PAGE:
On The Nature Of Others’ Beliefs

 

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Fandango’s Provocative Question #29: Thomas Jefferson said, “It does me no injury for my neighbor to tell me there are 20 gods or no gods. It neither picks my pocket nor breaks my leg.”   The question therefore is: “Do you agree with Thomas Jefferson that it doesn’t matter or hurt you if people believe in many gods, in one god, or no gods? Why or why not?

Fandango’s question must be addressed with a nuanced response.  I will therefore approach it as a two-parter.  Does it matter? Yes.  Does it ‘hurt’ me? It depends.

As to the first part: does it matter?  In a pluralistic, liberal society which celebrates difference and diversity – no.  It does not politically or “socially” matter.

On a more philosophical level – socially it does have some relevance.  Community cohesion and shared social values can be strengthened by shared beliefs and values.  Human beings are quick to detect perceived difference.  Jesus had said “the poor are with you always,” but so too is the “other.”  The other is subjective.  Be it appearance, origin, or belief – people “notice” the “odd one out.”  If our absolute social goal is pluralism, then belief may be personal, but then to “new other” is the one that cannot accept the beliefs of others, therefore division emerges.  Shared belief in a deity removes this philosophical division.

Theologically it does matter.  Not necessarily to the beholder.  But to the one holding to the polytheistic or atheistic belief.  If there is one truth.  One God, one faith, and one baptism, then there is an imperative for people to live up to that standard.  It is their salvation that is at risk.  For the atheist, this may not be of any concern.  They expect nihilism (in the Roman sense, that existence ends with the last breath) anyway.  But if Pascal’s wager is correct, they are playing a dangerous game.

I as a Christian minister, hold that it does matter in an eternal reality.

The second part is equally important.  Does it hurt me?

Fundamentally, it does not effect me.   The belief of others does not in and of itself have any direct impact on my own belief or faith.  Does it affect me?  Yes, I am afraid it does.  As a monotheistic believer, it saddens me that any might turn their back of the free gift or grace of a living God.

But should I act?  After all it isn’t effecting me.  But as a Christian believer, I have been called to teach the gospel.  So it does require action on my part.  An action of example, teaching, and loving concern (not necessarily acceptance) of others’ beliefs.

In the US Navy Chaplains Corp there is a motto: “Cooperation without compromise.”  Put simply – support people of belief or none, but never at the expense of your own belief.  This is a good starting point.

Militantly opposing others’ beliefs, and definitely imposing one’s own on others is truly a problem.  If a monotheistic people violently impose their views, in the name of defending God, we have a problem.  Jesus never called for forced conversion, and Muhammad initially called for respect to be shown “to people of the Book.”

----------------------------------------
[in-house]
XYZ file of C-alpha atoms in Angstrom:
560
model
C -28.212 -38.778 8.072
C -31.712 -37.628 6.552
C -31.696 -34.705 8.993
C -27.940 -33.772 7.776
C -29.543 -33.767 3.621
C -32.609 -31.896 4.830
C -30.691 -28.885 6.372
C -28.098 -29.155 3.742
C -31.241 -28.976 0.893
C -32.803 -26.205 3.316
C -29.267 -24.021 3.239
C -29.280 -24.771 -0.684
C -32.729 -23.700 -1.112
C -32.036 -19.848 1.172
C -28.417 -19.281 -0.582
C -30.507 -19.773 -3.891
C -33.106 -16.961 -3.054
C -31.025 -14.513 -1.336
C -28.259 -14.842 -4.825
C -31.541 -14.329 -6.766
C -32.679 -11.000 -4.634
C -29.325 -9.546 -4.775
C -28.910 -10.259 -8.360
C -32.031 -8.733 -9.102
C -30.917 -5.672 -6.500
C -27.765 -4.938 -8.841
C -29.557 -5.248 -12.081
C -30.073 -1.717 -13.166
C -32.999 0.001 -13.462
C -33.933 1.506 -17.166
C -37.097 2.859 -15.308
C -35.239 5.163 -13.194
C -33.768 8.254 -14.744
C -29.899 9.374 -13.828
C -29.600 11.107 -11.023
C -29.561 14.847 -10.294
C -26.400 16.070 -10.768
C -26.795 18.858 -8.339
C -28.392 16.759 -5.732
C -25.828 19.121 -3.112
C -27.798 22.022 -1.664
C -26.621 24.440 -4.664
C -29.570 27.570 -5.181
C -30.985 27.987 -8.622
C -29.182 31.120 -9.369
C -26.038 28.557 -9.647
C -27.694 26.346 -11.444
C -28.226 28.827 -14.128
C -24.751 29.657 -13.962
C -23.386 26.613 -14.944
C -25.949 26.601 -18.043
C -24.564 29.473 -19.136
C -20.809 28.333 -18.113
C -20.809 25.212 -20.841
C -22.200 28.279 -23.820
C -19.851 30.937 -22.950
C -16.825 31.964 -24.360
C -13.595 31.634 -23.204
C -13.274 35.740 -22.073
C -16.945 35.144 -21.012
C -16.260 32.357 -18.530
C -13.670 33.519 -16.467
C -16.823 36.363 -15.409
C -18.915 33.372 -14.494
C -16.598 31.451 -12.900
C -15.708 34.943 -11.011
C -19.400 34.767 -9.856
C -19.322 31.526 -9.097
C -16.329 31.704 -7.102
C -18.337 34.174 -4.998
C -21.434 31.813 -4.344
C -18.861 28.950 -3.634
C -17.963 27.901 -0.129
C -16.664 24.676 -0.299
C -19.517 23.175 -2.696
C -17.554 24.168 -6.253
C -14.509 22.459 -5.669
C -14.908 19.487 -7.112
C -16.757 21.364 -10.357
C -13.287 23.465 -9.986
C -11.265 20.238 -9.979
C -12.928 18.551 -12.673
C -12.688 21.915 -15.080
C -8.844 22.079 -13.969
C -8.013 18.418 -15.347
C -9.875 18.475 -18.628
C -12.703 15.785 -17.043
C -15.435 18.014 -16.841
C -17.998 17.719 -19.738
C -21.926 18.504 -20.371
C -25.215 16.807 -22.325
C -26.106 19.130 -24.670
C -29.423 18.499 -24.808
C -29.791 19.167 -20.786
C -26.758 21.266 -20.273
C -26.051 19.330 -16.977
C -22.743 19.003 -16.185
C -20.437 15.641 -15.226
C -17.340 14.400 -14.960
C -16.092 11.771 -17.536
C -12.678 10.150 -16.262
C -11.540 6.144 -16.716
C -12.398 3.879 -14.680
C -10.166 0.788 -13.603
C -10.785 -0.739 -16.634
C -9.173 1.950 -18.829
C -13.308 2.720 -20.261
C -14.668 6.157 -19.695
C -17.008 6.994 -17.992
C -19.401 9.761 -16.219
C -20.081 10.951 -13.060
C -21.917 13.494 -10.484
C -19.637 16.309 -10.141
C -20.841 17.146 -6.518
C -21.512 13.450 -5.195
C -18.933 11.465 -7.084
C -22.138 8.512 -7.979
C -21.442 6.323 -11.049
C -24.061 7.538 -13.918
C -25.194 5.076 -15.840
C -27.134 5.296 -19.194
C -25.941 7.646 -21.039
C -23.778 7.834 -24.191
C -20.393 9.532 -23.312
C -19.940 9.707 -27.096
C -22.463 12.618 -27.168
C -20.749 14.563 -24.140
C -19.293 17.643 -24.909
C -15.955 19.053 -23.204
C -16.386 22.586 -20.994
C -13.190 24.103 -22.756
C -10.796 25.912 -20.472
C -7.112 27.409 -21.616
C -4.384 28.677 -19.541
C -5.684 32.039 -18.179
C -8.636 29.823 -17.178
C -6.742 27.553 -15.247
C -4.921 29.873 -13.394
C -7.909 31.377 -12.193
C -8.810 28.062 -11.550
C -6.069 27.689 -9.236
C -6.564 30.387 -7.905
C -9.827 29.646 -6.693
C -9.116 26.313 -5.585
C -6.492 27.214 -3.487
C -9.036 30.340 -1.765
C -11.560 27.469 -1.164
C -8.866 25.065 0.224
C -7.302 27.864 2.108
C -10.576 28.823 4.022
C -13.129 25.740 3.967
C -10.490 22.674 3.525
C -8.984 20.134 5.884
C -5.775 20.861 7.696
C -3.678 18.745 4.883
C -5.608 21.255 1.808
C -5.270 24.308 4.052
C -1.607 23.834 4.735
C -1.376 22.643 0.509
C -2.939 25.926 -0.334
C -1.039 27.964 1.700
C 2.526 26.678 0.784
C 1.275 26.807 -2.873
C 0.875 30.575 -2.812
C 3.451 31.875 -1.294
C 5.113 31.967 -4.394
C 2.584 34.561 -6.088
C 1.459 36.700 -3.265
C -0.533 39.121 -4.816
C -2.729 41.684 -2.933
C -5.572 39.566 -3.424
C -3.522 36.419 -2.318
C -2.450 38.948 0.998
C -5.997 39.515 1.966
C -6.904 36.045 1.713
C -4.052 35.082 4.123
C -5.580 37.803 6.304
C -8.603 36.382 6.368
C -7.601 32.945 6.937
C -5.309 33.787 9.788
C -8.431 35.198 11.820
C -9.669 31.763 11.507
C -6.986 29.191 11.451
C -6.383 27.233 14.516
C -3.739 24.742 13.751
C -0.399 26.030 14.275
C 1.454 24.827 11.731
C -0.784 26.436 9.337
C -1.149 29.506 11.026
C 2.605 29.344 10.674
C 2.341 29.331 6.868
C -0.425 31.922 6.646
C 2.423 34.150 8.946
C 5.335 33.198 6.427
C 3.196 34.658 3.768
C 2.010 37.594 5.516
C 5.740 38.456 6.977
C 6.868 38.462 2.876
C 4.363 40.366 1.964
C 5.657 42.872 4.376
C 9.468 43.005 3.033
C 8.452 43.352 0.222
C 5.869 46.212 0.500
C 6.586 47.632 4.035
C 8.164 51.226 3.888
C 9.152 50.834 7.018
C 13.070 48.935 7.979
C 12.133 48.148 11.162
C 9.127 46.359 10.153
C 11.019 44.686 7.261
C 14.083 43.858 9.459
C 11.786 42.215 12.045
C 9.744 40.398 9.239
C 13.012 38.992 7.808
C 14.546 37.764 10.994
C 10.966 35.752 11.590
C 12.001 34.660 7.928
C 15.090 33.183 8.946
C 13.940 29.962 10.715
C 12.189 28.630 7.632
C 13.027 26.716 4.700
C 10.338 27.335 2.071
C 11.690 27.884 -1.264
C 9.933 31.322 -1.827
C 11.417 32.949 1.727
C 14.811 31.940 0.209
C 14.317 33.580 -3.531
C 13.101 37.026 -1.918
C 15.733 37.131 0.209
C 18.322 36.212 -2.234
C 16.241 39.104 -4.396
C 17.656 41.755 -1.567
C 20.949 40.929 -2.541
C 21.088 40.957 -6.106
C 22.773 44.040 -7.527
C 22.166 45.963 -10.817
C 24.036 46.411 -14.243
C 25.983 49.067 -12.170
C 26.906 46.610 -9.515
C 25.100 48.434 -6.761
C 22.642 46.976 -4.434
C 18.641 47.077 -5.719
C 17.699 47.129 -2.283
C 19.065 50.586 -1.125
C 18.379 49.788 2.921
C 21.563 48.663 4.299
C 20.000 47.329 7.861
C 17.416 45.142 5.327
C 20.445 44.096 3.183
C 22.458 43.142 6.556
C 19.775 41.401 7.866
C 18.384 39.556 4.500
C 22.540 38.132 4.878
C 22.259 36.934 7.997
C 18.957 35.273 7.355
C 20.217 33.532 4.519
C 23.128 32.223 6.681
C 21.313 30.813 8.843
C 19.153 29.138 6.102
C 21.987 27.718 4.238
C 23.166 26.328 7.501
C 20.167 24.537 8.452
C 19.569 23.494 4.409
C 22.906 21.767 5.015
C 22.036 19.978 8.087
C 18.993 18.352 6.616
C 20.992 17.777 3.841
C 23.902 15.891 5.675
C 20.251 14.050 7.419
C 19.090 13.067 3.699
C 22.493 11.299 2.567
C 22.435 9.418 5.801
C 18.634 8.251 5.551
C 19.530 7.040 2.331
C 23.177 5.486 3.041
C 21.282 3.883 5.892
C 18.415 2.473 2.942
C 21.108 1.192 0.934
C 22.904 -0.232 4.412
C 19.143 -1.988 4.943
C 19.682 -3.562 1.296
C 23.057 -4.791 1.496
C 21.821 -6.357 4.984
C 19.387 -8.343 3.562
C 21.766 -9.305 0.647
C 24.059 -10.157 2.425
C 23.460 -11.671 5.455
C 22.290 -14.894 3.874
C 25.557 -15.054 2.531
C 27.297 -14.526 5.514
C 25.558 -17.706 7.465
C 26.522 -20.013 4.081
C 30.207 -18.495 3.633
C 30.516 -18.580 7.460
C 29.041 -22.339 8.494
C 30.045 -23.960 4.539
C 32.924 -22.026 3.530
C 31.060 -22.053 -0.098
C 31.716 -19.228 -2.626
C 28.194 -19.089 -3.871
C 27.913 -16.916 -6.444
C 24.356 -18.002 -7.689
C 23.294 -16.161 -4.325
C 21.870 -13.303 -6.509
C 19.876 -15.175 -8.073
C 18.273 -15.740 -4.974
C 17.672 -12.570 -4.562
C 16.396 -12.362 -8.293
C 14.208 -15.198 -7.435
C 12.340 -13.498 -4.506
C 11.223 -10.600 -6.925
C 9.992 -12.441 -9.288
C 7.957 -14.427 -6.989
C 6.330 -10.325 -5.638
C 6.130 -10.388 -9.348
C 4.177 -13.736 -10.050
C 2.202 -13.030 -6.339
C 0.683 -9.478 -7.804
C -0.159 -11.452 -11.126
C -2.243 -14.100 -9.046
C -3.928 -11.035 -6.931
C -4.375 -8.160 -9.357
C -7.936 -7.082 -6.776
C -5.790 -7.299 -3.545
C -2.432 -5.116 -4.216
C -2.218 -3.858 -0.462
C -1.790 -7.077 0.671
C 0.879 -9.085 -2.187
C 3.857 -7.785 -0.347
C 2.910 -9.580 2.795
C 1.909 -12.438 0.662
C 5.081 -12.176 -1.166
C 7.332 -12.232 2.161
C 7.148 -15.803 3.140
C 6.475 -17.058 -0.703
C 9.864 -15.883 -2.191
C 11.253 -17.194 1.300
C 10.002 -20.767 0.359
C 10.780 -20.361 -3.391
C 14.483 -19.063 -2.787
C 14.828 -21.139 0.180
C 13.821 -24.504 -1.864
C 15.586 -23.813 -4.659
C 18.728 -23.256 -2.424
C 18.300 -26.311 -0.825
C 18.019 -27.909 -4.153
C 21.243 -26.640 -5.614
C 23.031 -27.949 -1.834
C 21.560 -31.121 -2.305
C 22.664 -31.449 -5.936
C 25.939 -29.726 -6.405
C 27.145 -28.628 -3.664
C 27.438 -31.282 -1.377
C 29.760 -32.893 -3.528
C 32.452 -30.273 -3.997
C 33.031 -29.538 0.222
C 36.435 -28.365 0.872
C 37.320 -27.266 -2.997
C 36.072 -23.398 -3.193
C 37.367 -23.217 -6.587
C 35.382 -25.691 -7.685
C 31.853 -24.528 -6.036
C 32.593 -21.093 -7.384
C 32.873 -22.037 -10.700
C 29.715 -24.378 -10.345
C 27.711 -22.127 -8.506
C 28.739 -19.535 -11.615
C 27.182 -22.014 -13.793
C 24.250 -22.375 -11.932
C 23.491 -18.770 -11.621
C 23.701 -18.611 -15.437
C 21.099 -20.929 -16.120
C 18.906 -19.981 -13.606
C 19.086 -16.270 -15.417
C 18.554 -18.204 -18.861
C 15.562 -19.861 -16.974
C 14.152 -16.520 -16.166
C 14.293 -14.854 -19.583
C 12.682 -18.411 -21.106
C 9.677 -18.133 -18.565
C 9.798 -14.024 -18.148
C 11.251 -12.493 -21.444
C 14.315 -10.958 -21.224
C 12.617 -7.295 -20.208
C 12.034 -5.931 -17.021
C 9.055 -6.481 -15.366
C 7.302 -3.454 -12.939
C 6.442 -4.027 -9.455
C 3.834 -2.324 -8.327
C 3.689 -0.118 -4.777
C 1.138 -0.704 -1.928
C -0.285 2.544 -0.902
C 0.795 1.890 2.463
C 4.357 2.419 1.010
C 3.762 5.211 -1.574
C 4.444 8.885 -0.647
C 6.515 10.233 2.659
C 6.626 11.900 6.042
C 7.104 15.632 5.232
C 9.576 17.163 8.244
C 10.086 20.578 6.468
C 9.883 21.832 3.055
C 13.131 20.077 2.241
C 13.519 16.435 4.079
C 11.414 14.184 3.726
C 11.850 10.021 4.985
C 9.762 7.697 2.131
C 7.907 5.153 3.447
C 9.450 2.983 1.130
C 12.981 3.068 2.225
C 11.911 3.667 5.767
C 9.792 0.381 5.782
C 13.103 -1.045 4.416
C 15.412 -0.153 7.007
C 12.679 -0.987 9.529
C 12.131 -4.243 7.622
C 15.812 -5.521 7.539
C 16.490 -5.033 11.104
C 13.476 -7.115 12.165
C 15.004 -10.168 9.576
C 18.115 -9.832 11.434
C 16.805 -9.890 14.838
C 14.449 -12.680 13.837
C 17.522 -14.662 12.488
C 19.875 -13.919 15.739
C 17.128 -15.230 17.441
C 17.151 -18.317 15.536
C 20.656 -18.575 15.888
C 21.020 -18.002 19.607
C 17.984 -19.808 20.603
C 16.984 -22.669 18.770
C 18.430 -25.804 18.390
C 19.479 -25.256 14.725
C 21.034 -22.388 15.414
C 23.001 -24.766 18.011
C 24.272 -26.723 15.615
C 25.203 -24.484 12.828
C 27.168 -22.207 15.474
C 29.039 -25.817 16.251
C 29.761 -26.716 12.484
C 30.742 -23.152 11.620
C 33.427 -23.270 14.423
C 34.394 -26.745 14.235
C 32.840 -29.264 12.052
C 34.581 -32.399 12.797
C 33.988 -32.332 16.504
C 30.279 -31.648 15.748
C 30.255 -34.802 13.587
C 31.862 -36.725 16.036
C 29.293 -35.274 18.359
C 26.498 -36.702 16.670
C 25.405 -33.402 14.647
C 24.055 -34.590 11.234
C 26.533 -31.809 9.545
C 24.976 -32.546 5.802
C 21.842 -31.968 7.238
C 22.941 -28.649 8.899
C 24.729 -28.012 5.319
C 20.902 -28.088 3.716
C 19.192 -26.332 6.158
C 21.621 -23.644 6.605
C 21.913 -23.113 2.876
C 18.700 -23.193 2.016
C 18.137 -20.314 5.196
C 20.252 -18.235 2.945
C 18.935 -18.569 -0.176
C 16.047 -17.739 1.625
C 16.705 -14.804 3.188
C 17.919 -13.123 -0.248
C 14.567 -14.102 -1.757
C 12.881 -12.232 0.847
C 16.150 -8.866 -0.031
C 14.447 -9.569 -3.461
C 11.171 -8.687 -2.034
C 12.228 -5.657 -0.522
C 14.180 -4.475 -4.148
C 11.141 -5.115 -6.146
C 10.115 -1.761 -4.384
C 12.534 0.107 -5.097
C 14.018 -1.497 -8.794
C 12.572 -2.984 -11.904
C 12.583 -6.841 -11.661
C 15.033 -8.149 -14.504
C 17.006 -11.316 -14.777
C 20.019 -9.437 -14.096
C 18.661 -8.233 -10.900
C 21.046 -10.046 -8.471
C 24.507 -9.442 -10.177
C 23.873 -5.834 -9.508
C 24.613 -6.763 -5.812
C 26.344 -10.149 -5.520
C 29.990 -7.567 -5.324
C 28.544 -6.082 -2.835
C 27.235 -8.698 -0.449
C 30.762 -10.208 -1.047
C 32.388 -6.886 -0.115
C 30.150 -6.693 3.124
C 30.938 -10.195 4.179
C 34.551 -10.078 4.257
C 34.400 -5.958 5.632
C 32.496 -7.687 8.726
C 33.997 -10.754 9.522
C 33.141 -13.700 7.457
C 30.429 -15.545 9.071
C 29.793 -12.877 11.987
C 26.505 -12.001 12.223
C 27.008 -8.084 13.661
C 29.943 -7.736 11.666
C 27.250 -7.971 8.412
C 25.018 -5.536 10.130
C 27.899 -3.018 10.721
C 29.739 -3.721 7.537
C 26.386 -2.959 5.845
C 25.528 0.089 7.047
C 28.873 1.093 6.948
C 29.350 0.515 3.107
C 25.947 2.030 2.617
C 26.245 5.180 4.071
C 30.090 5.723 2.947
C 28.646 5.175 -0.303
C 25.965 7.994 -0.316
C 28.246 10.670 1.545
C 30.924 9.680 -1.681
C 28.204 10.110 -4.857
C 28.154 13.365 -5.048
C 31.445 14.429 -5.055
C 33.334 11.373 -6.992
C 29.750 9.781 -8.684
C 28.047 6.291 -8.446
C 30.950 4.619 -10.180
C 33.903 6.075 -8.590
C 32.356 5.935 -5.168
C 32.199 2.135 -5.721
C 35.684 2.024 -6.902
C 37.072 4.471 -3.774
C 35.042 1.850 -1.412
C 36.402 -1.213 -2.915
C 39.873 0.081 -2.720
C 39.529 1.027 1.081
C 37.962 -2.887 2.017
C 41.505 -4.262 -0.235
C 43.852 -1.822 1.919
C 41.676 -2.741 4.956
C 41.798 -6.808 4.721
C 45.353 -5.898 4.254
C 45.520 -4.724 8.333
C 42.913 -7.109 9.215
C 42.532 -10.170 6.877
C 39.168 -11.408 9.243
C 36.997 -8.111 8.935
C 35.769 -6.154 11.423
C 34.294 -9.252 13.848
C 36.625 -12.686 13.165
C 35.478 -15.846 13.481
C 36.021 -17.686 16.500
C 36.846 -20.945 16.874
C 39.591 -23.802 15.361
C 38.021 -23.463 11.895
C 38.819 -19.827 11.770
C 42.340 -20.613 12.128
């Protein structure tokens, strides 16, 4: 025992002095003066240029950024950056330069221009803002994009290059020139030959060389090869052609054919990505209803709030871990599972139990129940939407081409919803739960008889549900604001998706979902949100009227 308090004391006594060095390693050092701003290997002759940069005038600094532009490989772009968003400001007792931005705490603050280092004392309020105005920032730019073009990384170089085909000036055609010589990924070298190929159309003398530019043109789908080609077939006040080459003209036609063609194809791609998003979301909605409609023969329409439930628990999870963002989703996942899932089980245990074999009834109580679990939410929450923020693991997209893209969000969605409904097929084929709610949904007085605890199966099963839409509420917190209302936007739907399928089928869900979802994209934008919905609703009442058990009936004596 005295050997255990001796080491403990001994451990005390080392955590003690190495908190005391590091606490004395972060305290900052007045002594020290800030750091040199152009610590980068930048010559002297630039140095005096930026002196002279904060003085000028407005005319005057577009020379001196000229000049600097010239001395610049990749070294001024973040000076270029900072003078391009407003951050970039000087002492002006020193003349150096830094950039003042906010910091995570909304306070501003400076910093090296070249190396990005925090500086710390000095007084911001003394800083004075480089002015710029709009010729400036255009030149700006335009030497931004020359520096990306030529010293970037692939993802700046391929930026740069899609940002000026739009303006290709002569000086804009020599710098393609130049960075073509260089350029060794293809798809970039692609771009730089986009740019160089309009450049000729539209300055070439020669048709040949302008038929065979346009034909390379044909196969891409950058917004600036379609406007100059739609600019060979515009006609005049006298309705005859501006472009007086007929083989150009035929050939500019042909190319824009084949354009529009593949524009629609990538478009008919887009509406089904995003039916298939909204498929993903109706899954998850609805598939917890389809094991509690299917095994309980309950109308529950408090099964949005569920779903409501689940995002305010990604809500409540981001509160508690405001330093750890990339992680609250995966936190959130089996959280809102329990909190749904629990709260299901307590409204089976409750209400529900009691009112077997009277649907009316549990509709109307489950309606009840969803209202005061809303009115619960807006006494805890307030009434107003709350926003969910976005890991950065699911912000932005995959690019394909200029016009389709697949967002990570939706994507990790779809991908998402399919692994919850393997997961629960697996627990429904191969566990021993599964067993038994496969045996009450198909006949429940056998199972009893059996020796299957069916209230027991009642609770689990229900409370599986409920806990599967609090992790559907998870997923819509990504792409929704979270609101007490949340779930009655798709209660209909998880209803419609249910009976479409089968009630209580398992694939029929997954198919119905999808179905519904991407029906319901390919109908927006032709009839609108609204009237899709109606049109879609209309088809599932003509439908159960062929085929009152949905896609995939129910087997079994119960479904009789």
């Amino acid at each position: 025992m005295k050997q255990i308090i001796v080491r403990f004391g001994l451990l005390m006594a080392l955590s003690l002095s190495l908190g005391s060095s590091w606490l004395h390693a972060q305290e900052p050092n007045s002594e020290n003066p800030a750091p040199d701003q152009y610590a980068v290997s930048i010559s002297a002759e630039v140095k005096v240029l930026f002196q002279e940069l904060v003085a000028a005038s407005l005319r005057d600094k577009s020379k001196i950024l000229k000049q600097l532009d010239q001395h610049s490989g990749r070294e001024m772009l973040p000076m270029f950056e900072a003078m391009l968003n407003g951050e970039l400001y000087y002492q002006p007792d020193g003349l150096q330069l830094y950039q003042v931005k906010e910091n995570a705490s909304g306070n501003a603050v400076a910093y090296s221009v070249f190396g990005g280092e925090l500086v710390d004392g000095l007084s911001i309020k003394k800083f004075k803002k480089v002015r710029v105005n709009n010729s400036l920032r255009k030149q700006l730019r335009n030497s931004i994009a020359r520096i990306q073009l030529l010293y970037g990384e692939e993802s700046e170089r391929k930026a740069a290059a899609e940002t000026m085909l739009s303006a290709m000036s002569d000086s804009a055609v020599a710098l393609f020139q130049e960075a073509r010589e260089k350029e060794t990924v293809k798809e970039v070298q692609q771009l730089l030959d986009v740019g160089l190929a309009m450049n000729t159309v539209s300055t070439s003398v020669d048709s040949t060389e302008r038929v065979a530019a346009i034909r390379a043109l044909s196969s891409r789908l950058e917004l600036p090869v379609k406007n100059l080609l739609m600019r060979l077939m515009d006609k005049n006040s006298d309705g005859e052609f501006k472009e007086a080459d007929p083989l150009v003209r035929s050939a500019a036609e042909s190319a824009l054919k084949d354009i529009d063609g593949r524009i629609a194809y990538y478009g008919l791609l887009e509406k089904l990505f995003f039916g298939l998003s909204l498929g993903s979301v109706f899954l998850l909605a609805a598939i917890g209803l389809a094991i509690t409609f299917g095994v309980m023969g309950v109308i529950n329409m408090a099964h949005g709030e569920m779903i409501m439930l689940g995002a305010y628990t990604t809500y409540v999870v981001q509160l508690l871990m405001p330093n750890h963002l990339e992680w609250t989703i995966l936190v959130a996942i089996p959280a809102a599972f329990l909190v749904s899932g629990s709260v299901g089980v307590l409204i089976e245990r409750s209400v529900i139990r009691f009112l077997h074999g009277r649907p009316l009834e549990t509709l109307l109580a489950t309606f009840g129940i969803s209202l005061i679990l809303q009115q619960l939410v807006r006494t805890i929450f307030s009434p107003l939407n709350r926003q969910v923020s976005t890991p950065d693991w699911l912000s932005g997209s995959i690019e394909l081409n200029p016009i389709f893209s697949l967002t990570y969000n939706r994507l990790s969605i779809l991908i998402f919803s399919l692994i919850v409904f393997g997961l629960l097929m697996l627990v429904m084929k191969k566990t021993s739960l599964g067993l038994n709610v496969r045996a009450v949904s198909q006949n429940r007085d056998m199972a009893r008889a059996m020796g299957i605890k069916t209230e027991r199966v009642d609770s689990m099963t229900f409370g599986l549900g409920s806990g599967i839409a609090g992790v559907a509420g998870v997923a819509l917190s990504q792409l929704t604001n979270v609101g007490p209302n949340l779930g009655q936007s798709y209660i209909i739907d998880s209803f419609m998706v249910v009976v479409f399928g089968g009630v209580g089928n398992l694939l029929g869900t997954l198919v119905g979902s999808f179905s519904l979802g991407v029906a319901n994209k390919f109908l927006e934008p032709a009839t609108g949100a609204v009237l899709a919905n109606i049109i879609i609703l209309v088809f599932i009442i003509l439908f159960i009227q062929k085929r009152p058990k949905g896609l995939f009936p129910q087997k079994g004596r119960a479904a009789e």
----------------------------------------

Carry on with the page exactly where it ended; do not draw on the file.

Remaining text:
A person’s lack of belief is not an attack on Me.  It is an attack or at least slight on God. Let’s stop there for a moment.  An omnipotent God, does not need us to “defend” him.  So we must evaluate our actions and motives.  Are we showing the love and compassion the scriptures call for?  Are we teaching, not fighting?  Are we loving, not imposing?

For me then:  Love all.  Teach those who will listen.  Live as an example.  Fight none.

So in the final analysis was Jefferson right?  Socially – Maybe.  Philosophically – Probably. Physically – Yes.  Emotionally – No.  Spiritually and theologically – he had a lot to learn.

 

Padre

5 thoughts on “On The Nature Of Others’ Beliefs

  1. I appreciate your thoughtful commentary in response to this question. The only real issue I have with what you wrote was when you said about atheist, “they expect nihilism.” Nihilism is defined as “the rejection of all religious and moral principles, in the belief that life is meaningless.” Given that definition, atheists (I am one) are not nihilists. We do not “reject all religious and moral principles” nor do we believe that life is meaningless. It’s unfortunate that many religious people paint all atheists as nihilistic and, therefore, lacking morals. It saddens me that you, as a Christian minister, would perpetuate such a misconception about those who don’t believe in the existence of the deity that you choose to believe in. Preaching that atheists are nihilistic, and therefore lack morals, is hurtful and harmful. I’m hoping that your comment equating atheism and nihilism was a misstatement, but it definitely reflects a fundamental misunderstanding of what being an atheist is.

    Liked by 1 person

      • lack of precision in the word choice, the term was used in the ancient Roman religious sense that “there is nothing beyond,” and was not meant to suggest any application to “this life” especially in regards to ethics and morals. The Humanist Society here in the UK have produced several useful videos on an Atheistic humanist/moral outlook, which I have long taken to heart. So you are absolutely correct in my misuse of the term within context, and my words as such reflected as you say a fundamental flaw, which was linguistic and not of understanding. So thank you for pointing it out so others may not be misinformed.

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